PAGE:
4 Aspects of Indoor Air Quality To Improve Your Sleep
- Date: 03-2022
It seems that each day, new studies point to the importance of quality sleep to all aspects of our health. From weight control to cognitive function to overall good mood, quality sleep is absolutely critical. Make sure that the conditions in your home improve your chances of quality sleep. Start with your indoor air quality. We break down four aspects of indoor air quality that promote better sleep conditions.
1. Overall Air Quality
Overall Air Quality:
It’s no surprise that you need to breathe better air for quality sleep. Various kinds of particulates, allergens, and volatile organic compounds (VOCs) affect the quality of your indoor environment and can have a negative impact on sleep quality. Allergens, such as dust, dust mites, mold, mold spores, and microbes, could irritate the lungs and exacerbate symptoms in those with respiratory illnesses. The EPA describes sources of VOCs in your home: everything from household paints to furnishings to cleaning supplies.
How can you improve the overall air quality so you can rest better at night?
We offer an indoor air quality test that can determine the level of VOCs in your home. Our EPA-registered, plant-based products and air filtration products are effective at reducing allergens and microbes, eliminating mold and mold spores, and preventing their regrowth. We also offer plant-based probiotic air purification services and products that improve your indoor air targeting harmful bacteria while restoring balance.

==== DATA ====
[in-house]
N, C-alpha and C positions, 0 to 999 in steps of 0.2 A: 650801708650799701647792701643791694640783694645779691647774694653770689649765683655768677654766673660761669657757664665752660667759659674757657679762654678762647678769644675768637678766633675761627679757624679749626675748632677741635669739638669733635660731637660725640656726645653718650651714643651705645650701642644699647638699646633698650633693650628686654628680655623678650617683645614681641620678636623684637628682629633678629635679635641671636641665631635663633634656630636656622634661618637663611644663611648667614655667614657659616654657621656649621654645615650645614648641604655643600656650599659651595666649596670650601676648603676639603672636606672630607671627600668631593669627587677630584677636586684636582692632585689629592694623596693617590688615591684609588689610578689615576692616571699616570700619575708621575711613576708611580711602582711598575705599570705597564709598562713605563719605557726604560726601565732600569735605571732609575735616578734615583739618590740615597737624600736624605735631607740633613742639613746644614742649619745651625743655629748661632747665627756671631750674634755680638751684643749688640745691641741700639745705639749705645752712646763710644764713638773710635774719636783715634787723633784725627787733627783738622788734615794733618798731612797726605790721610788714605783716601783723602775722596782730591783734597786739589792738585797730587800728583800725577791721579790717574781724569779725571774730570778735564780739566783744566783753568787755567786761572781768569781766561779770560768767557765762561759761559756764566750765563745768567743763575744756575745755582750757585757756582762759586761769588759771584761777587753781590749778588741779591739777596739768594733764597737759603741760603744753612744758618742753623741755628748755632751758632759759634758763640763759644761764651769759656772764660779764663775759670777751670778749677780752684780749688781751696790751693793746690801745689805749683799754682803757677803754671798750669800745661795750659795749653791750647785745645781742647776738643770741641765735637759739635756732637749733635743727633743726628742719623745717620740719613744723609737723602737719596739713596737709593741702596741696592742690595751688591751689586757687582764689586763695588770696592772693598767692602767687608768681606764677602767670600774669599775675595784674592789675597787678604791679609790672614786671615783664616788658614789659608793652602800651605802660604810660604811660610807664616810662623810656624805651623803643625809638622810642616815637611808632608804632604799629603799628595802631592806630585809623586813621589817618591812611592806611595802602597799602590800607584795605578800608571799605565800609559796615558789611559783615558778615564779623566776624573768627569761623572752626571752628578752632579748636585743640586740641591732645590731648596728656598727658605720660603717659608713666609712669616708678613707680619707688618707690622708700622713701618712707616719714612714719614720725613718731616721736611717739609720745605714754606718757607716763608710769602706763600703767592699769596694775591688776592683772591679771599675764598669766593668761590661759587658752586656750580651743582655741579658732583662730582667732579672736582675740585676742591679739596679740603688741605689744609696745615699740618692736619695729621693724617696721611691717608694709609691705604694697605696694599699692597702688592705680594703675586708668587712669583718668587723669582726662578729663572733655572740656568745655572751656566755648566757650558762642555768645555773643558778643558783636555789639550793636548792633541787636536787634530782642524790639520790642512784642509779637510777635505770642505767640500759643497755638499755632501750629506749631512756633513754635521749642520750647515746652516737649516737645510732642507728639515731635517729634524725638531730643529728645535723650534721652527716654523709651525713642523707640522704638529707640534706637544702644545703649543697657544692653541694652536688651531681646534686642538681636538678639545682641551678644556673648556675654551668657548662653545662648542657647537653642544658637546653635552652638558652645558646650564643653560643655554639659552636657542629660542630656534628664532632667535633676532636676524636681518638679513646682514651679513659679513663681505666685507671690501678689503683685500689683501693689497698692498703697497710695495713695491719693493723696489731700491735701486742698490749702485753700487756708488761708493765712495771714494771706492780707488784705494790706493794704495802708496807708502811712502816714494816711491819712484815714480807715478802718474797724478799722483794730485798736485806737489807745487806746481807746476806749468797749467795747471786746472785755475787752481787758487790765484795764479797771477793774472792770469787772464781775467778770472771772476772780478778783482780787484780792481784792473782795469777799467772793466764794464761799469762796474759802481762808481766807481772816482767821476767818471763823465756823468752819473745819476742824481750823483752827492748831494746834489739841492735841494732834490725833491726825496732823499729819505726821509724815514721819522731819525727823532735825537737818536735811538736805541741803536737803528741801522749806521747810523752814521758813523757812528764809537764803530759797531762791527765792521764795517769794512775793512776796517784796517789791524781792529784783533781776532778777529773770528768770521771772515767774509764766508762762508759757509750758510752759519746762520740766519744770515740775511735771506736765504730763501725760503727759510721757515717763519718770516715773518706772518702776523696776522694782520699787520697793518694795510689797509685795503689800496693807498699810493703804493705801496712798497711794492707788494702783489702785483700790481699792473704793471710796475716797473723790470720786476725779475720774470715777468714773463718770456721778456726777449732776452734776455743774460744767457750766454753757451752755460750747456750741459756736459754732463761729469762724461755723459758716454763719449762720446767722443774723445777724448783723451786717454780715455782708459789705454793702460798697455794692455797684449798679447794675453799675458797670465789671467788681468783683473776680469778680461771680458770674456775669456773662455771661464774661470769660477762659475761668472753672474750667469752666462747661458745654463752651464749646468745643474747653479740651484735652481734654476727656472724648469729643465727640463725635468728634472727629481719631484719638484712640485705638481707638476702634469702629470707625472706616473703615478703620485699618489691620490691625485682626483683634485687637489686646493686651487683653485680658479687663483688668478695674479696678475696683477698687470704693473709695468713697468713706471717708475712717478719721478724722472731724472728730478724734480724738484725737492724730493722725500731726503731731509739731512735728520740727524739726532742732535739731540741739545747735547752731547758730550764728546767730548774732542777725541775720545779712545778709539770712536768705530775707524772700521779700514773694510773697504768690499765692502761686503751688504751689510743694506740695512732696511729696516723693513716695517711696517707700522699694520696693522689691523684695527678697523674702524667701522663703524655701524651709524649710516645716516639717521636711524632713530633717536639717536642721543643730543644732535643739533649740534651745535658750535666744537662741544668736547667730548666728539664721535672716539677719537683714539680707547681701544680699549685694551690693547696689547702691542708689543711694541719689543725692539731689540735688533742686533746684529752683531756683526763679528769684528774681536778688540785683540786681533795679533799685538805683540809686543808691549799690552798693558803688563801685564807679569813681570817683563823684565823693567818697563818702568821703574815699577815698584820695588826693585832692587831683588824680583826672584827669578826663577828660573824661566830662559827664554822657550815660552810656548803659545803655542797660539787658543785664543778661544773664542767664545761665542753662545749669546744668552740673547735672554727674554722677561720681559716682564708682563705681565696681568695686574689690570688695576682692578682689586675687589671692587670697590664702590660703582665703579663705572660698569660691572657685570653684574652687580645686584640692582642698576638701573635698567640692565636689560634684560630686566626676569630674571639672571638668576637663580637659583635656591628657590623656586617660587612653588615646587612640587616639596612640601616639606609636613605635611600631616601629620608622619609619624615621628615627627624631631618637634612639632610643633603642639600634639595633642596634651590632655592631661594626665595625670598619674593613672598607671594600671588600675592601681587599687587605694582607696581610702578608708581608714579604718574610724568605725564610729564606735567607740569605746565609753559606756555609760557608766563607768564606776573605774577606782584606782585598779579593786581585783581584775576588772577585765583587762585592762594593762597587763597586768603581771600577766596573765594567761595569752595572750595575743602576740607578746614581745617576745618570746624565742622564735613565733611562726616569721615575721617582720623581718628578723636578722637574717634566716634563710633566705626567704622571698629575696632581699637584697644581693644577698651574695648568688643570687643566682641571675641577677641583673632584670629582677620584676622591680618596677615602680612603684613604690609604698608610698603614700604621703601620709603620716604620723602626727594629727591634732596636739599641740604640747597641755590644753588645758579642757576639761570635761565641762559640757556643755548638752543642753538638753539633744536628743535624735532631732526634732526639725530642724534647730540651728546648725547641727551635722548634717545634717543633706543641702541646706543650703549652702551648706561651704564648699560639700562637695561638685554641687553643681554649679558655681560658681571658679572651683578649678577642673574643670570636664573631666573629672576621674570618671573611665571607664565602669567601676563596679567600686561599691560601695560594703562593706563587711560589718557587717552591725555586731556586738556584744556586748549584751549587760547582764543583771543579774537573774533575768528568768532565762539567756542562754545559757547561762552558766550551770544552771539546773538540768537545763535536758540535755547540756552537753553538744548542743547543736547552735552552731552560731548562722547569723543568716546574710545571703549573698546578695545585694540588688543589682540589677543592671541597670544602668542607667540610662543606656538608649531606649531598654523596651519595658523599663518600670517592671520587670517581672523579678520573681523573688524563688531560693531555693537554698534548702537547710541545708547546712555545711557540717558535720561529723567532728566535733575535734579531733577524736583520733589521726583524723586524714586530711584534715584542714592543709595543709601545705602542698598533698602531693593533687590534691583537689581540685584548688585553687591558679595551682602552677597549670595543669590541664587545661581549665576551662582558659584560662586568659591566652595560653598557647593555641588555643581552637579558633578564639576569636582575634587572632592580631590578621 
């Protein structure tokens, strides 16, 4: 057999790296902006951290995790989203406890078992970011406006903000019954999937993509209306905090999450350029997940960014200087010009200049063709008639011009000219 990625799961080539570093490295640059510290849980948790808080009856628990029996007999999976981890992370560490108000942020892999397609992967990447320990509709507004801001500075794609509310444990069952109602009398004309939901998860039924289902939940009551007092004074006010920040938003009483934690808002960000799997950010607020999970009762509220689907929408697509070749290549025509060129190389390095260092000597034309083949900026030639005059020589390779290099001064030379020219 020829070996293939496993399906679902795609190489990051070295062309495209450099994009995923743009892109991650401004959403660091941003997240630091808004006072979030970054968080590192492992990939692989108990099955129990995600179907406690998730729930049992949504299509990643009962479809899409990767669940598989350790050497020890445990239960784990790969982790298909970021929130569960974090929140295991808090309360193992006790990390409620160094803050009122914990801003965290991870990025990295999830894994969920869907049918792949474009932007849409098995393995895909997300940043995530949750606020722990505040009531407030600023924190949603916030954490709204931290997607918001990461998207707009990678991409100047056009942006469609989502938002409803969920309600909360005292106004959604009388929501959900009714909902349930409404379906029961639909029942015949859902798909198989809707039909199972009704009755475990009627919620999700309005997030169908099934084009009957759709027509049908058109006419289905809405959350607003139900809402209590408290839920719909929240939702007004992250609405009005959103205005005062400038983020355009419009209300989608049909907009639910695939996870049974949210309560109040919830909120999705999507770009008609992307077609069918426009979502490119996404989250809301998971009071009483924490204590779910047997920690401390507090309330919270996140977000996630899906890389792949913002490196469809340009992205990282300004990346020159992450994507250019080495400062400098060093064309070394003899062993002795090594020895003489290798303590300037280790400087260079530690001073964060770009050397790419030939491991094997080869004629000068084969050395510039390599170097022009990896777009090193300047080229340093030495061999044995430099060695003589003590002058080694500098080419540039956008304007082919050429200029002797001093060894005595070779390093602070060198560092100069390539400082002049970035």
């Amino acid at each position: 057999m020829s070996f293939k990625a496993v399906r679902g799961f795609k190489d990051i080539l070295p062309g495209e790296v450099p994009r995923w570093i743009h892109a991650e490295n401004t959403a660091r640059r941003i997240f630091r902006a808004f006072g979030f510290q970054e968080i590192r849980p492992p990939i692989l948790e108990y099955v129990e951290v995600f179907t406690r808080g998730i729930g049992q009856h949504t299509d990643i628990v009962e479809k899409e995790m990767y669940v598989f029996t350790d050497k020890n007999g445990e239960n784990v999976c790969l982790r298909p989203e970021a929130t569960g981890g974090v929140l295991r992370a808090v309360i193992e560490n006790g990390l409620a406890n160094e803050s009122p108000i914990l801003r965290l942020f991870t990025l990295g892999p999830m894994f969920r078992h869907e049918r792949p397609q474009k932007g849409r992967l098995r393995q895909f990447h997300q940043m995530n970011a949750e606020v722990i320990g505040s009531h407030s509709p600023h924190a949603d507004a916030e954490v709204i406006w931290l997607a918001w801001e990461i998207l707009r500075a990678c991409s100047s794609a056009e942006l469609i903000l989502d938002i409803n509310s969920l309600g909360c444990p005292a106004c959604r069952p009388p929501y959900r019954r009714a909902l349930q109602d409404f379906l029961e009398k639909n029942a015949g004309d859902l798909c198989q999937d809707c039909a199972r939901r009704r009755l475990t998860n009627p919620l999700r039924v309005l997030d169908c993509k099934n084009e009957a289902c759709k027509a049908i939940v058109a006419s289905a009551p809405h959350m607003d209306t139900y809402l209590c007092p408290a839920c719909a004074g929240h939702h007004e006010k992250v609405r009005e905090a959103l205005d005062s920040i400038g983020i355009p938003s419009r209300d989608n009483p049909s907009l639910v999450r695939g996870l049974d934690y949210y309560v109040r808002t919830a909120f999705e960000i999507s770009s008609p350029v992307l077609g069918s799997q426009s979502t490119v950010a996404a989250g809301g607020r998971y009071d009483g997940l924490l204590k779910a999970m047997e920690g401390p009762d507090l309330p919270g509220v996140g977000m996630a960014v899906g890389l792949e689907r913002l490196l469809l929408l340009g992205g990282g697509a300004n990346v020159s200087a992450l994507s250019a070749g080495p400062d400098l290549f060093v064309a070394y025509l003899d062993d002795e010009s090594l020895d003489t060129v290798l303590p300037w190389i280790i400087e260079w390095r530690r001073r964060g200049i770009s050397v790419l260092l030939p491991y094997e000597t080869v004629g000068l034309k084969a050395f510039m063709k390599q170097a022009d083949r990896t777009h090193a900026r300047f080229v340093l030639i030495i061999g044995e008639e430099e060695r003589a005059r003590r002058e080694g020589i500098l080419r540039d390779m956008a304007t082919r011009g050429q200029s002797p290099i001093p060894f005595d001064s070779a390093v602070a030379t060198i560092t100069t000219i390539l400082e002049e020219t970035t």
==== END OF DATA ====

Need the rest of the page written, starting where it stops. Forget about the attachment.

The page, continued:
Another aspect to improving the quality of your sleep is to ensure proper ventilation in your home. Levels of carbon dioxide (CO2) increase at night and can reach concentrations that impact your sleep. The American Society of Heating, Refrigerating and Air Conditioning Engineers (ASHRAE) cited a study that proved that increased air movement decreased CO2 levels. One simple way to increase air movement: use a fan. If you’re concerned about the levels of CO2 in your home, particularly at night, we can help. We offer various indoor air quality tests that determine CO2 levels, along with VOCs and other issues that could be disrupting your sleep.
Humidity and moisture control are key for keeping mold and bay. Be sure to use a hygrometer to measure moisture levels in your home, and keep the relative humidity below 50 percent. In addition to preventing mold growth, proper humidity levels make the air easier to breathe and ease allergy symptoms.
The temperature has to be just right to promote quality deep sleep, according to a Cleveland Clinic article, which describes the ideal temperature for sleeping as between 60-67 degrees Fahrenheit for adults and 65-70 degrees Fahrenheit for babies and toddlers. Set your home’s temperature to make it comfortable for sleep.
When you address these four aspects of indoor air quality, you improve your chances of getting a good night’s sleep. If your family is like mine, we all have different ideas of the ideal temperature. While Green Home Solutions won’t interfere with your thermostat battles, we can help you address concerns about the overall air quality, ventilation issues, or humidity control. Call us today for a free assessment.
EPA, “Volatile Organic Compounds’ Impact on Indoor Air Quality” found at:
ASHRAE, Mary Kate McGowan, Associate Editor, News, ASHRAE Journal Newsletter, “Using Indoor Air Quality Tactics To Sleep Better at Night, Perform Well the Next Day,” October 10, 2017, found at:
Cleveland Clinic Health Essentials, “What’s the Best Temperature for Sleep?” published on November 16, 2021, found at: